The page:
Is BPA Really a Health Hazard?

  (Image credit: Juice photo via Shutterstock)

BOSTON — The chemical bisphenol A, or BPA, has raised concern in recent years over it's potential to cause adverse health effects, but some researchers say levels of the chemical lurking in peoples' bodies are too low to have a biological impact.

BPA is found in some plastics, canned food containers and other food packaging, and most people have detectable levels of the chemical in their urine, suggesting the chemical leaches out of the packaging, into foods or drinks, and finally into the body. Because the chemical is similar to the hormone estrogen, there is reason to think it could bind to estrogen receptors on cells in the body and disrupt hormone signaling. (Receptors are proteins on the surfaces of cells that are specially designed to bind with specific other chemicals; when the two hook up, it leads to changes inside the cell, and ultimately physiological effects.)

Previous studies have linked BPA to a number health effects, including childhood obesity and fertility problems.

However, these studies only show an association, and cannot prove BPA was the cause of the problems.

While scientists can measure BPA that's broken down and discarded by the body in urine, just how much finds its way into the blood and other tissues — where it could interact with hormone receptors — is less clear.

In a new study, scientists tried to answer this question by analyzing information from more than 30,000 people in 19 countries, and estimating blood BPA concentrations from levels found in the urine.

The researches found BPA levels were far too low to sufficiently bind to estrogen receptors and trigger biological effects, said study researcher Justin Teeguarden, of the Department of Energy's Pacific Northwest National Laboratory, Richland, Wash. Only a very small portion of BPA in the body is considered "bioactive," or in a form that can bind to receptors, Teeguarden said.

Teeguarden's results have led him to wonder whether previous studies that reported finding very high levels of BPA in the blood were a result of laboratory contamination.

Either way, others say further studies are needed to fully understand BPA and it's potential effects on the body. Joseph Braun, an assistant professor of epidemiology at Brown University, pointed out that other environmental hazards, such as lead and air pollution, were previously thought to be harmless at low levels until researchers proved otherwise.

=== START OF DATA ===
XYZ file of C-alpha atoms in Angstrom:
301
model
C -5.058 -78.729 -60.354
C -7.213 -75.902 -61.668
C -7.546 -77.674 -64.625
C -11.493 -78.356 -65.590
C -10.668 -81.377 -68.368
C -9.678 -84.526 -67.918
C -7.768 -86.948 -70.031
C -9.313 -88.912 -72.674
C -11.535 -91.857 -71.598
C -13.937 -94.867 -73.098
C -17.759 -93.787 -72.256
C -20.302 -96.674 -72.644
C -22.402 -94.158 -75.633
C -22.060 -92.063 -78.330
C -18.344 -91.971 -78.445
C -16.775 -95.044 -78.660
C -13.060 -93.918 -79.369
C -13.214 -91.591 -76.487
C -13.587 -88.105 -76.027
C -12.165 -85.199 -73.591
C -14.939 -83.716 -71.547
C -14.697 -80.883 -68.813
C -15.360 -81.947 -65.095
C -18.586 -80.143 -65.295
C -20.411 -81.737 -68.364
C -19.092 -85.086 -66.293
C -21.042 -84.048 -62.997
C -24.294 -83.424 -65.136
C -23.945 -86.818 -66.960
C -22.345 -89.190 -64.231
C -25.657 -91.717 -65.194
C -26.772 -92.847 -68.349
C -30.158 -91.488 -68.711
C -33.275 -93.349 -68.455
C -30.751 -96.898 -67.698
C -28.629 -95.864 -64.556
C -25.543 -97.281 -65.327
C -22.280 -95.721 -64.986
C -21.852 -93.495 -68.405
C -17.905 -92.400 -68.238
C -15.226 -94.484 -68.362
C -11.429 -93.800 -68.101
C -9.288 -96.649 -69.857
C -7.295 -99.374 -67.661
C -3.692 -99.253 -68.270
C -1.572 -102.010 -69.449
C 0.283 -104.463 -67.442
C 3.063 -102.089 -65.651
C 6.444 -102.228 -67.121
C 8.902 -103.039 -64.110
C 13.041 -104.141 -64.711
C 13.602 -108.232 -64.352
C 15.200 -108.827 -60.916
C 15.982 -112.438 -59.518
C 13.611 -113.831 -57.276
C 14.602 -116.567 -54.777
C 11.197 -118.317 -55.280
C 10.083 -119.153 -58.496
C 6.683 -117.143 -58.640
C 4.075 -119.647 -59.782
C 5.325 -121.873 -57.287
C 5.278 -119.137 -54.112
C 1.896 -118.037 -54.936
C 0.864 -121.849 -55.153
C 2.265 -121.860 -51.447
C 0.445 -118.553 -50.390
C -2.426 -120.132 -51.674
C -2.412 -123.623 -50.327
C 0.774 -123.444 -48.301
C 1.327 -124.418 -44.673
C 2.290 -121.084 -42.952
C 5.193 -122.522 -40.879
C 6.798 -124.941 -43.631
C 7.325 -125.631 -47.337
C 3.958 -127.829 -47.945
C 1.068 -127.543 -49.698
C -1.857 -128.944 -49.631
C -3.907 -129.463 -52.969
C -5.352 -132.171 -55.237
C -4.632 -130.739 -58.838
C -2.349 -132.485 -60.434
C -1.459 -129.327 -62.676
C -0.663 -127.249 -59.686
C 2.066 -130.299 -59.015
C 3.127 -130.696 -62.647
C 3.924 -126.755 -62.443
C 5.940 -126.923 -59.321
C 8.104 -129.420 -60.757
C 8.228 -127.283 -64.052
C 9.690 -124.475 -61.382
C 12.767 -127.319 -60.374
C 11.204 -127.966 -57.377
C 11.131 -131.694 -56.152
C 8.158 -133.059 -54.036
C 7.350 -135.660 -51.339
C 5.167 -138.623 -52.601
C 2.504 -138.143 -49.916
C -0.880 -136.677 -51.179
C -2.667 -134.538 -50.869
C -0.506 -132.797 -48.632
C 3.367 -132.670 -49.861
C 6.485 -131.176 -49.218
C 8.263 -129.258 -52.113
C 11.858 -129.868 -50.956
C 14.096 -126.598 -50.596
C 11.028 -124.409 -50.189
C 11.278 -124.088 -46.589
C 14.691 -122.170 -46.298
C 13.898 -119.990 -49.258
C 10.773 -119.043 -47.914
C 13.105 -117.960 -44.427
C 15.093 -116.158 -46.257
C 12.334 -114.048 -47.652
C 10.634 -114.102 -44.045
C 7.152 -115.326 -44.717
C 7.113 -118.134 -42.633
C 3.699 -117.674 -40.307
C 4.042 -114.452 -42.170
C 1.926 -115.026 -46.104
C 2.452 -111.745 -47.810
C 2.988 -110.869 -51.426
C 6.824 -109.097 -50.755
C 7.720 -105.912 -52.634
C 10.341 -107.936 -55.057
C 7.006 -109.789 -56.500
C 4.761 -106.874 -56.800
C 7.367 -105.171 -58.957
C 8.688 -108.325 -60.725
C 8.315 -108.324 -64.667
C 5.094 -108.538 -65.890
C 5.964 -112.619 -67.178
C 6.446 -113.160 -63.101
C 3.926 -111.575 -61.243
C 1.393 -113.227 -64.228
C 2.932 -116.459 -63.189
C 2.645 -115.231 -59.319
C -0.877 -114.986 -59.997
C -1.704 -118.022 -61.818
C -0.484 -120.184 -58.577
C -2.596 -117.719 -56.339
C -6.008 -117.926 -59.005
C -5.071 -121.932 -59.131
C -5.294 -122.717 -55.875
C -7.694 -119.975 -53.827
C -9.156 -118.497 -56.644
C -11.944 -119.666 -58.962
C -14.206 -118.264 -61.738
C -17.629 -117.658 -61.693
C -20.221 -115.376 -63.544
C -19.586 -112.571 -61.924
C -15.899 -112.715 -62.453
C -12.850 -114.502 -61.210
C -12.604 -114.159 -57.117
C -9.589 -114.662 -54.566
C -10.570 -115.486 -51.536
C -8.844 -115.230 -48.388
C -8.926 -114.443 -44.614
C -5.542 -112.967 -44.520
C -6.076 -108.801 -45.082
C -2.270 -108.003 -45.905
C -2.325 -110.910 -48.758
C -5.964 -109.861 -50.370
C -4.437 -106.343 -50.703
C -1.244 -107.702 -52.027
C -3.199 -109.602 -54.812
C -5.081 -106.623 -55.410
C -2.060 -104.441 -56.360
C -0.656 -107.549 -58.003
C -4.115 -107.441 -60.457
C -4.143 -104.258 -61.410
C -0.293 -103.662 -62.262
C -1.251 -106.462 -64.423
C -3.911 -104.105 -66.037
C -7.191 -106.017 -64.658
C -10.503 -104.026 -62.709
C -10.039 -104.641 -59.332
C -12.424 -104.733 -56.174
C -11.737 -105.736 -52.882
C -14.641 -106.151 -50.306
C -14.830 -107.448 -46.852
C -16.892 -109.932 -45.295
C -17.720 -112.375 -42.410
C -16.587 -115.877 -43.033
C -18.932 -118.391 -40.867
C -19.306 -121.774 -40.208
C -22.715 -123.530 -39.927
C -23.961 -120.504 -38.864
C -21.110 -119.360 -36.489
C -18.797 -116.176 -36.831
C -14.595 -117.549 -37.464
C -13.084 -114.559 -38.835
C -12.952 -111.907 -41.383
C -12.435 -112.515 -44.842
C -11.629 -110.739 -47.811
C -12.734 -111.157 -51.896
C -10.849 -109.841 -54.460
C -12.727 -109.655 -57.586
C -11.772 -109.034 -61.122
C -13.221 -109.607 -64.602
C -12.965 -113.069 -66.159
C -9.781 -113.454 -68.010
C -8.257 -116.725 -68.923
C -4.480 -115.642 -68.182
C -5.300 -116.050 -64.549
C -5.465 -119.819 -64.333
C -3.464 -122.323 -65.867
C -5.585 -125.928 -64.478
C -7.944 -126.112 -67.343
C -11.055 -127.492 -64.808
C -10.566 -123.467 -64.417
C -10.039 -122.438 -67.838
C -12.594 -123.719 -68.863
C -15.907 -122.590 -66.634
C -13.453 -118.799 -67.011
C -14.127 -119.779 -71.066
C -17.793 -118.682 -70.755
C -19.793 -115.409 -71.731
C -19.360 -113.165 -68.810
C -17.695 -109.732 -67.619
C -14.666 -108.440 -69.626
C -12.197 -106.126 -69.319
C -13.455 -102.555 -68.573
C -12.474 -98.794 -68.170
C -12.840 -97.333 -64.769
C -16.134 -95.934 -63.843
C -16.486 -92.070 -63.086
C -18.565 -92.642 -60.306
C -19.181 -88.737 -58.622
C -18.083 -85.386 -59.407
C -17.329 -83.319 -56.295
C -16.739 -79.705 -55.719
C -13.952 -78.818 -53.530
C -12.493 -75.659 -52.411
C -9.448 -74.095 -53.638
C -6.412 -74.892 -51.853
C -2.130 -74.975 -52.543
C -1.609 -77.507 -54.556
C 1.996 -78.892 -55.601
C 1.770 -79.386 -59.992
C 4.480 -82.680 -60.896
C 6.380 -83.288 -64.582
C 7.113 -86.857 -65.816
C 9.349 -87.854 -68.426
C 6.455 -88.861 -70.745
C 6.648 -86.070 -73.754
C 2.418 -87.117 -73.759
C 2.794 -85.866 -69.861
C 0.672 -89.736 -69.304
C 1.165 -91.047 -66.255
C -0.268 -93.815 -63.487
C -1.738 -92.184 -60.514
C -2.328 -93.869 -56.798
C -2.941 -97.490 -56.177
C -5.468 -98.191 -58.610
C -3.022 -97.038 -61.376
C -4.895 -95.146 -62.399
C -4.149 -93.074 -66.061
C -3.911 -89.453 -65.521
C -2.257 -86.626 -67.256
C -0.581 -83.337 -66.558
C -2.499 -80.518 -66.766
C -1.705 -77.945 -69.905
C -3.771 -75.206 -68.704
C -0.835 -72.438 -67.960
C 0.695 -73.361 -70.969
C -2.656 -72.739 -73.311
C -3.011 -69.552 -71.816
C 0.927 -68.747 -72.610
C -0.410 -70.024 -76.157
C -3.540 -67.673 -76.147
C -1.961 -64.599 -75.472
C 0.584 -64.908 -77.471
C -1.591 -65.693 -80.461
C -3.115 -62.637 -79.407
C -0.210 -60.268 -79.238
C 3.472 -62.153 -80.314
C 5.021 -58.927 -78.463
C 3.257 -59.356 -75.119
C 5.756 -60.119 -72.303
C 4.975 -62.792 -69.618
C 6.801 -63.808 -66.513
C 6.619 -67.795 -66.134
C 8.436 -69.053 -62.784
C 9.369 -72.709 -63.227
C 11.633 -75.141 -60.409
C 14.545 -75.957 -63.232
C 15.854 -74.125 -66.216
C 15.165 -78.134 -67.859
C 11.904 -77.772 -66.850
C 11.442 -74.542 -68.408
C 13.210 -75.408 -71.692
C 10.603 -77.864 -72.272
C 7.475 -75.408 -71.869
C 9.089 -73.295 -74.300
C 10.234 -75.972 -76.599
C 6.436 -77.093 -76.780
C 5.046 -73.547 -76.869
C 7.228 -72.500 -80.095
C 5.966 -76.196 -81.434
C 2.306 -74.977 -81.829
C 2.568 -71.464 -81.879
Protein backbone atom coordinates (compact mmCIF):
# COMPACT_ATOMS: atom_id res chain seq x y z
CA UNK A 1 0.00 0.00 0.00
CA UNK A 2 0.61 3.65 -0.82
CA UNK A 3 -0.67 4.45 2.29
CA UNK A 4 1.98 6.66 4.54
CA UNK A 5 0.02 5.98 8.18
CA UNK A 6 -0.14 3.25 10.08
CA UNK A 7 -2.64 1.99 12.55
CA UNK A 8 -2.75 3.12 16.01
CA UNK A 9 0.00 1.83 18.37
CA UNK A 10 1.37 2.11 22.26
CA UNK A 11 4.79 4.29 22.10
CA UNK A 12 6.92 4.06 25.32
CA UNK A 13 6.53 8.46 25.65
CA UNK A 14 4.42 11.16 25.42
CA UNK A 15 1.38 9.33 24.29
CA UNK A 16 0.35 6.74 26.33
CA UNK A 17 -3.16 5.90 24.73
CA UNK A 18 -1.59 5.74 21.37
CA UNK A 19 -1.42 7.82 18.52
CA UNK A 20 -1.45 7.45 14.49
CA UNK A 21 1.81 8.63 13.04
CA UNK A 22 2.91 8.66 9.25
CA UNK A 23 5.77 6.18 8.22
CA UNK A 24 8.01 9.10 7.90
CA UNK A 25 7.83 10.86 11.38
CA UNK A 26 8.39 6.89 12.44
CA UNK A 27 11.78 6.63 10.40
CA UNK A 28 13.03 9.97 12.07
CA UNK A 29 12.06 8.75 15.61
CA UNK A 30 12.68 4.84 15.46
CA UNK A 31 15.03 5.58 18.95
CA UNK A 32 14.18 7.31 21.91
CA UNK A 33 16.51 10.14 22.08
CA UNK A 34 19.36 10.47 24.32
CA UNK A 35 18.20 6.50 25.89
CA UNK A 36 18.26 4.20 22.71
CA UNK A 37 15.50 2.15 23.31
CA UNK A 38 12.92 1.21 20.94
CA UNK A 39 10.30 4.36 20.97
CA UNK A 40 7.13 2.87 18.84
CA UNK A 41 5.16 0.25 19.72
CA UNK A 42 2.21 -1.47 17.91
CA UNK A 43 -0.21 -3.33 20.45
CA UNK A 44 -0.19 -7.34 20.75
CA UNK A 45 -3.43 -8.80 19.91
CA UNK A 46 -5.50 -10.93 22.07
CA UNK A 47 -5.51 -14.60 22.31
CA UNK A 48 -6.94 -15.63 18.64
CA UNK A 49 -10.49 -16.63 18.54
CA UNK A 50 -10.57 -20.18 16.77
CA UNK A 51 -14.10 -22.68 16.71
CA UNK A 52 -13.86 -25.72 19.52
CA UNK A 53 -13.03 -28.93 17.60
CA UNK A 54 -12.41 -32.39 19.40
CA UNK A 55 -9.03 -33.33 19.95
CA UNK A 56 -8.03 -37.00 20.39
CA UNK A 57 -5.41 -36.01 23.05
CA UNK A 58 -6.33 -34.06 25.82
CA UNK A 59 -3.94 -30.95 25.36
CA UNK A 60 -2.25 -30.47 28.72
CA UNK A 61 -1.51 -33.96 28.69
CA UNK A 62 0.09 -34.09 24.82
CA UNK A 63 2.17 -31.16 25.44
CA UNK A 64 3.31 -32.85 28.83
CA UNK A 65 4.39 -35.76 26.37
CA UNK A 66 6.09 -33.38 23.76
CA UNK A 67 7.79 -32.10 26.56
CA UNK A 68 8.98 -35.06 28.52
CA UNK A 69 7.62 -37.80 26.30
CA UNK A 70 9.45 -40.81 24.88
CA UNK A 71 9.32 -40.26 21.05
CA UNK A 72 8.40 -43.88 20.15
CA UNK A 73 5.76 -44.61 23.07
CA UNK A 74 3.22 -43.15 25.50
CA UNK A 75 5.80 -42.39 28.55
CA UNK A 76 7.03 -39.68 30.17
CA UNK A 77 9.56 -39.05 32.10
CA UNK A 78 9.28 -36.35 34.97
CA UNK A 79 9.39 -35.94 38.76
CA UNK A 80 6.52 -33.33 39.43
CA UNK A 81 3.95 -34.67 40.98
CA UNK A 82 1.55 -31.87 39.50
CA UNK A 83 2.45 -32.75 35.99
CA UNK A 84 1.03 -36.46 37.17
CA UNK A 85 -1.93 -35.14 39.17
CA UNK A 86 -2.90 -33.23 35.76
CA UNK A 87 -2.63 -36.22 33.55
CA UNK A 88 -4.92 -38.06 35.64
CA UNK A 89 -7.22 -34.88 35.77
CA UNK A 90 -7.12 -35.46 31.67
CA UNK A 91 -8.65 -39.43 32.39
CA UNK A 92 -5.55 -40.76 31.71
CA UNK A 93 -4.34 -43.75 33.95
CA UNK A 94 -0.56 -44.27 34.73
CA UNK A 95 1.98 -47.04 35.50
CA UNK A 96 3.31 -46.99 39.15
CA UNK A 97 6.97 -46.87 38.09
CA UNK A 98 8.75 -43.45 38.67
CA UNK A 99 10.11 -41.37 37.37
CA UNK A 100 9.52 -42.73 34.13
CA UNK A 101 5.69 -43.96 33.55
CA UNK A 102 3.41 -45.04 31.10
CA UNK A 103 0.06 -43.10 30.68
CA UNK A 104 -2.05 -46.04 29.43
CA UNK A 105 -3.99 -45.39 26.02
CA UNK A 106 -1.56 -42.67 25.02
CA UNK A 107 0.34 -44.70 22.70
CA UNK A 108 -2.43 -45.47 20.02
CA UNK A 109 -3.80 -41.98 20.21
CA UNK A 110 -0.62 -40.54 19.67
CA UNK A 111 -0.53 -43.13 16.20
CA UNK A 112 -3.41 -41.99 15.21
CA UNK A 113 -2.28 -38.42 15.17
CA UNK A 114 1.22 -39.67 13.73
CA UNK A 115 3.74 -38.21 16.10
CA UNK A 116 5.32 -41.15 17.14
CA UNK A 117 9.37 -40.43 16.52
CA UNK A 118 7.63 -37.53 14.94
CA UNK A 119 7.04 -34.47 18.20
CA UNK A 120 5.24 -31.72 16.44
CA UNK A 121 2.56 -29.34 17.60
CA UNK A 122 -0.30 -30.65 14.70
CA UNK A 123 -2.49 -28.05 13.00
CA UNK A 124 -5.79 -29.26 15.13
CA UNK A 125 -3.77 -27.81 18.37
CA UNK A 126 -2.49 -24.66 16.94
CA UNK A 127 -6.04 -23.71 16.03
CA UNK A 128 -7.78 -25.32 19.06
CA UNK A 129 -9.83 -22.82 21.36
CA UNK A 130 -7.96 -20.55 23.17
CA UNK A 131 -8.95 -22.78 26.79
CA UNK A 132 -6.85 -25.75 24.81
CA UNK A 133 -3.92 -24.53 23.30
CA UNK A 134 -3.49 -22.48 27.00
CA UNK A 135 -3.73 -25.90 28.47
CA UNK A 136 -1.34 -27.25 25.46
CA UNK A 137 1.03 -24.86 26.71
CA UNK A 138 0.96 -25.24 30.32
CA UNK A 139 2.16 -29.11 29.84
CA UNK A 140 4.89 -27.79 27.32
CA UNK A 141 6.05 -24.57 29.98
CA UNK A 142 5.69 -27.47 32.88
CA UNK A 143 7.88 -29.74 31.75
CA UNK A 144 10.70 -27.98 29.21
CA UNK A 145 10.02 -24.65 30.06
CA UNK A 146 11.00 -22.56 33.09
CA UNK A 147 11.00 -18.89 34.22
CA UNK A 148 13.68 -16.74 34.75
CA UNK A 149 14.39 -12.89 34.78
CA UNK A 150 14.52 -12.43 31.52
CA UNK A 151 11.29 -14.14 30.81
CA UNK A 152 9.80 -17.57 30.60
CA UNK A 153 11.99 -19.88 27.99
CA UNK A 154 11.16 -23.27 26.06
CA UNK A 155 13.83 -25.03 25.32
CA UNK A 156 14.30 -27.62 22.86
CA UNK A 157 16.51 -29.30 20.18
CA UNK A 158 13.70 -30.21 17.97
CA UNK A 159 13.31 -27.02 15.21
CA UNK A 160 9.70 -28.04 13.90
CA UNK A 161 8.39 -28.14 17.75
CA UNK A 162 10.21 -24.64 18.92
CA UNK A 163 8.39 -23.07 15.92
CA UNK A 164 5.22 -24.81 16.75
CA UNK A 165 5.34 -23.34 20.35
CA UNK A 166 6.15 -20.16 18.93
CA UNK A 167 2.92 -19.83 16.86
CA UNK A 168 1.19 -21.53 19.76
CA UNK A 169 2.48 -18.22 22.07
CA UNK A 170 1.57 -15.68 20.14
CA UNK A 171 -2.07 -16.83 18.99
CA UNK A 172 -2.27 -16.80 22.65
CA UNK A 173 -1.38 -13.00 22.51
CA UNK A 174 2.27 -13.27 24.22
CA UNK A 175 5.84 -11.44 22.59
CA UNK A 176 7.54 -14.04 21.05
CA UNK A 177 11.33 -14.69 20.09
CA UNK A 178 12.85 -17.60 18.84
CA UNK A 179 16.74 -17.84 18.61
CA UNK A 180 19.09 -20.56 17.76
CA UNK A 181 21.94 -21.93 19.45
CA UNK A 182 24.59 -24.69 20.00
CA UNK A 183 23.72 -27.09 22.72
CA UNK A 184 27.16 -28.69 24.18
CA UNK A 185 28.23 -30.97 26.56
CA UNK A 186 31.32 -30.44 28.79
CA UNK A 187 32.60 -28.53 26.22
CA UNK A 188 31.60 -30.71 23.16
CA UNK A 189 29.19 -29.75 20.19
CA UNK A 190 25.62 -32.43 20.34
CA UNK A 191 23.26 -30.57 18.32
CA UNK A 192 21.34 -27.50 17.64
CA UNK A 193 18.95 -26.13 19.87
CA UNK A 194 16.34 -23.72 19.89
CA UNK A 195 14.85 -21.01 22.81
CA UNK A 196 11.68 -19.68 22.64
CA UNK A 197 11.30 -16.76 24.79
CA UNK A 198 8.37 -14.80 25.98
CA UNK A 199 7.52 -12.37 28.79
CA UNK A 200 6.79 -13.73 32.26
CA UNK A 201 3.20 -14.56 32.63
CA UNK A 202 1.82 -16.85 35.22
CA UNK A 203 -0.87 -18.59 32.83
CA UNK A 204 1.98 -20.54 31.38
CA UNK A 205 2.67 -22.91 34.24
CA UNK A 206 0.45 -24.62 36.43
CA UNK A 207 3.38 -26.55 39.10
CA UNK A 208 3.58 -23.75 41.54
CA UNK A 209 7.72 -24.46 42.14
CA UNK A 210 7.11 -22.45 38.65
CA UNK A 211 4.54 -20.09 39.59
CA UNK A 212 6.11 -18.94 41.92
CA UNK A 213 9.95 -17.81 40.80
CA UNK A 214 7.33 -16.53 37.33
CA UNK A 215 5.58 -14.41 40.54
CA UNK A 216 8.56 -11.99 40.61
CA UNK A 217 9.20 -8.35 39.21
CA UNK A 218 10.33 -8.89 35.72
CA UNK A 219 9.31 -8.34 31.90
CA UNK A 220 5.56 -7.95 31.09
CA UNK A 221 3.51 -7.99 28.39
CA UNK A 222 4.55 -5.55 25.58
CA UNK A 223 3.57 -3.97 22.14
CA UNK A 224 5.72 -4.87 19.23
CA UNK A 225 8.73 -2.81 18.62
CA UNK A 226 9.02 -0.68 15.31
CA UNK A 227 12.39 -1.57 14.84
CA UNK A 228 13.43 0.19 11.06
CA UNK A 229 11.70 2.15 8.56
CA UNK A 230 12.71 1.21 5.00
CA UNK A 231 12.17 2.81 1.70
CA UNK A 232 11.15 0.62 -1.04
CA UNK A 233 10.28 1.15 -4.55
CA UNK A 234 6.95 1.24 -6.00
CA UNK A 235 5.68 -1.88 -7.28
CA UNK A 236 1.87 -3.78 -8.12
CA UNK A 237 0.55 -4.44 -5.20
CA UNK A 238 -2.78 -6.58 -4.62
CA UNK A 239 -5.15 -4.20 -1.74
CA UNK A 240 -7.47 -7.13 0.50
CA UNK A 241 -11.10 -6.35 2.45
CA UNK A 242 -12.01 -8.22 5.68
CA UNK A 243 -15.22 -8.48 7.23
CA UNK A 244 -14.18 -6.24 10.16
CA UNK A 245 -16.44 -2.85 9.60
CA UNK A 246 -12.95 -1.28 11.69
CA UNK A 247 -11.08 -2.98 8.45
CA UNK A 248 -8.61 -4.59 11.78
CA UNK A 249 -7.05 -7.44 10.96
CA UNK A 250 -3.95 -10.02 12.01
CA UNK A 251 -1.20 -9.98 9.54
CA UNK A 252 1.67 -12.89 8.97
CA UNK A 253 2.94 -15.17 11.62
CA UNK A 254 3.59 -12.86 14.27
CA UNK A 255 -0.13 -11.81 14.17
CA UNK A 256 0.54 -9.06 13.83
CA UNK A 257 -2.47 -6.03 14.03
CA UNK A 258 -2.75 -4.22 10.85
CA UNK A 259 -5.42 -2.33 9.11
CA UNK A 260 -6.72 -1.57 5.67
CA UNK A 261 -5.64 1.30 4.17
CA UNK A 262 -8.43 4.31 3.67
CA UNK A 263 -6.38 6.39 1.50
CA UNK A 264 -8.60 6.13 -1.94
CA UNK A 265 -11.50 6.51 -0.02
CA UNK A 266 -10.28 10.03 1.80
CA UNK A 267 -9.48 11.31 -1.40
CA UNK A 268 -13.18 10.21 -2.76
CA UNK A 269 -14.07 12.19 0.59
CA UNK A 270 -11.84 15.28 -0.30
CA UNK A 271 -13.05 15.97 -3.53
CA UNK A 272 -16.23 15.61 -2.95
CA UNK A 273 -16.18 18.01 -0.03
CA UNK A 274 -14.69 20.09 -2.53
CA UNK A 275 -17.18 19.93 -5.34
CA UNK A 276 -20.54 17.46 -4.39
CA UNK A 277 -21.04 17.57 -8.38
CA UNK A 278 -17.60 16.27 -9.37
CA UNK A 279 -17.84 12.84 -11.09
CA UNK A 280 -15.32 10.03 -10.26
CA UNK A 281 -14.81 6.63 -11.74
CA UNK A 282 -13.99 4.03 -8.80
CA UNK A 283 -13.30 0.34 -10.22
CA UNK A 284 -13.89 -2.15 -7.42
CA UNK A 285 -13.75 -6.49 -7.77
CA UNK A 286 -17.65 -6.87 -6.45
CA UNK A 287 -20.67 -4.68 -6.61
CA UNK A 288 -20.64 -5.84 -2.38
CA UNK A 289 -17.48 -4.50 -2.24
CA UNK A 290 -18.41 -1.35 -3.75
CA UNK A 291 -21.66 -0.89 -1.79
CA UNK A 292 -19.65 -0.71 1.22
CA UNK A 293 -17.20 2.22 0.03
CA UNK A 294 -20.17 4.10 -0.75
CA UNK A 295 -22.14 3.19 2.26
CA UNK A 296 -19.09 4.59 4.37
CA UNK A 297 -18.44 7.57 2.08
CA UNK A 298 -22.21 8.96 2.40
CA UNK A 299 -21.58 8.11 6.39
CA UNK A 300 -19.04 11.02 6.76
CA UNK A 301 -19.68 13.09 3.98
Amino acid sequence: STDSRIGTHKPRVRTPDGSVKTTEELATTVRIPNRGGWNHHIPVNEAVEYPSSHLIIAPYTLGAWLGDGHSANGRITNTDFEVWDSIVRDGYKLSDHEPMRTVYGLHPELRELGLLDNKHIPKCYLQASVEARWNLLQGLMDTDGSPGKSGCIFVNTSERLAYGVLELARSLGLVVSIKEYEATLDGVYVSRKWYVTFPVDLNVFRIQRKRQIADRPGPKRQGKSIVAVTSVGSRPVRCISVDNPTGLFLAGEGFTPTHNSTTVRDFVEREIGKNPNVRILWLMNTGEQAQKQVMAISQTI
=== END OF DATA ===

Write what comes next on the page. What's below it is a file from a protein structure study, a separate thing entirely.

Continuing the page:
Researchers should conduct rigorous studies to get a better idea of how much BPA people are exposed to. Such research might include studies that collect urine samples several times a day, or look for other measures of BPA exposure, such as the amount of the chemical in hair, Braun said. Exposure to BPA in the womb is also a concern, and researchers may be able to get an idea of infant exposure by testing stool samples immediately after the baby is born, Braun said.

In addition, while scientists assume that BPA can't affect the body unless it's in the so-called bioactive form, this may not necessarily be the case, said Heather Patisaul, an association professor at North Carolina State University's Department of Biology.

"It is clear that BPA is rapidly metabolized by the human body and excreted, but it is not yet clear that the metabolites from this process are not biologically active. Although we generally assume they are not, that has yet to be comprehensively tested," Patisaul said.

The study by Teeguarden and colleagues was disused today (Feb. 15) at the annual meeting for the annual meeting of the American Association for the Advancement of Science. It was funded by the U.S. Environmental Protection Agency.

Pass it on: Some argue levels of BPA in the human body are too low to have biological effects, but others say more researcher is needed.

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Rachael Rettner

Rachael is a Live Science contributor, and was a former channel editor and senior writer for Live Science between 2010 and 2022. She has a master's degree in journalism from New York University's Science, Health and Environmental Reporting Program. She also holds a B.S. in molecular biology and an M.S. in biology from the University of California, San Diego. Her work has appeared in Scienceline, The Washington Post and Scientific American.